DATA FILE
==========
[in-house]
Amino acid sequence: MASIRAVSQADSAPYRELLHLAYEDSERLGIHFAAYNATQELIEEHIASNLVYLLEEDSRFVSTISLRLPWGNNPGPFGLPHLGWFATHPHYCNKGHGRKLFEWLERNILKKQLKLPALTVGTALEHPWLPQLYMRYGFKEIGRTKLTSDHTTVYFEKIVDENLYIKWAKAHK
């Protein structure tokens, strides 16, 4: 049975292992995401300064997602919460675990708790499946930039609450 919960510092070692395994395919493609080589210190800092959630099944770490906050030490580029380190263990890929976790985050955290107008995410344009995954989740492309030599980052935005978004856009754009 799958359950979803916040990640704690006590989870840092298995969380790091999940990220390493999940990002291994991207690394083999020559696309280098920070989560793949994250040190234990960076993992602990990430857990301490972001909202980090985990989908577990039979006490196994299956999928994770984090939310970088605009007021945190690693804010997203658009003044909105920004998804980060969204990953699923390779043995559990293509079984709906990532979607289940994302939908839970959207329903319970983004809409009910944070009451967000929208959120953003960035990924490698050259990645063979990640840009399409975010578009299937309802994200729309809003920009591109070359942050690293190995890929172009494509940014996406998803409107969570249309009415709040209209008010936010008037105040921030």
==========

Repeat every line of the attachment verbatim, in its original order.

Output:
[in-house]
Amino acid sequence: MASIRAVSQADSAPYRELLHLAYEDSERLGIHFAAYNATQELIEEHIASNLVYLLEEDSRFVSTISLRLPWGNNPGPFGLPHLGWFATHPHYCNKGHGRKLFEWLERNILKKQLKLPALTVGTALEHPWLPQLYMRYGFKEIGRTKLTSDHTTVYFEKIVDENLYIKWAKAHK
């Protein structure tokens, strides 16, 4: 049975292992995401300064997602919460675990708790499946930039609450 919960510092070692395994395919493609080589210190800092959630099944770490906050030490580029380190263990890929976790985050955290107008995410344009995954989740492309030599980052935005978004856009754009 799958359950979803916040990640704690006590989870840092298995969380790091999940990220390493999940990002291994991207690394083999020559696309280098920070989560793949994250040190234990960076993992602990990430857990301490972001909202980090985990989908577990039979006490196994299956999928994770984090939310970088605009007021945190690693804010997203658009003044909105920004998804980060969204990953699923390779043995559990293509079984709906990532979607289940994302939908839970959207329903319970983004809409009910944070009451967000929208959120953003960035990924490698050259990645063979990640840009399409975010578009299937309802994200729309809003920009591109070359942050690293190995890929172009494509940014996406998803409107969570249309009415709040209209008010936010008037105040921030």